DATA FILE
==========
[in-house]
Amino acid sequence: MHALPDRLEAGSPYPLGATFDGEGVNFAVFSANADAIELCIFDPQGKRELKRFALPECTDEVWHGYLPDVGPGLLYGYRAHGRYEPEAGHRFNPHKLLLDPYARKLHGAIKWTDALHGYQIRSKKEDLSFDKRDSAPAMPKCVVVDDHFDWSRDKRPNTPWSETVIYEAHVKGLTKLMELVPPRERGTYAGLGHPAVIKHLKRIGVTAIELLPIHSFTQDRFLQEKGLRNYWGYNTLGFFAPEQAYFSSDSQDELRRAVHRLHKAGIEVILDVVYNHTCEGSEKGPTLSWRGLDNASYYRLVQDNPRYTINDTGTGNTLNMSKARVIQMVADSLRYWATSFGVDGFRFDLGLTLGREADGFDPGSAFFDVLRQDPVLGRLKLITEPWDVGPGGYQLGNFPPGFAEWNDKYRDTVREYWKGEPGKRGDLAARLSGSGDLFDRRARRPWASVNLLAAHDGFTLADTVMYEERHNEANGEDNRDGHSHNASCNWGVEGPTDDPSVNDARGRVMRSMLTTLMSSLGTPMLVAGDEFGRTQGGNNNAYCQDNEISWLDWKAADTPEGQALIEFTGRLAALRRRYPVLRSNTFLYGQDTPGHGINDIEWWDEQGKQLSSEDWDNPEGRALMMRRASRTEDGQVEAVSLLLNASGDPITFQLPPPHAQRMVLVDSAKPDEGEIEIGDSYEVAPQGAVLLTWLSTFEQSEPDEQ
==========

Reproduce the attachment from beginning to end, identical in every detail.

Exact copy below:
[in-house]
Amino acid sequence: MHALPDRLEAGSPYPLGATFDGEGVNFAVFSANADAIELCIFDPQGKRELKRFALPECTDEVWHGYLPDVGPGLLYGYRAHGRYEPEAGHRFNPHKLLLDPYARKLHGAIKWTDALHGYQIRSKKEDLSFDKRDSAPAMPKCVVVDDHFDWSRDKRPNTPWSETVIYEAHVKGLTKLMELVPPRERGTYAGLGHPAVIKHLKRIGVTAIELLPIHSFTQDRFLQEKGLRNYWGYNTLGFFAPEQAYFSSDSQDELRRAVHRLHKAGIEVILDVVYNHTCEGSEKGPTLSWRGLDNASYYRLVQDNPRYTINDTGTGNTLNMSKARVIQMVADSLRYWATSFGVDGFRFDLGLTLGREADGFDPGSAFFDVLRQDPVLGRLKLITEPWDVGPGGYQLGNFPPGFAEWNDKYRDTVREYWKGEPGKRGDLAARLSGSGDLFDRRARRPWASVNLLAAHDGFTLADTVMYEERHNEANGEDNRDGHSHNASCNWGVEGPTDDPSVNDARGRVMRSMLTTLMSSLGTPMLVAGDEFGRTQGGNNNAYCQDNEISWLDWKAADTPEGQALIEFTGRLAALRRRYPVLRSNTFLYGQDTPGHGINDIEWWDEQGKQLSSEDWDNPEGRALMMRRASRTEDGQVEAVSLLLNASGDPITFQLPPPHAQRMVLVDSAKPDEGEIEIGDSYEVAPQGAVLLTWLSTFEQSEPDEQ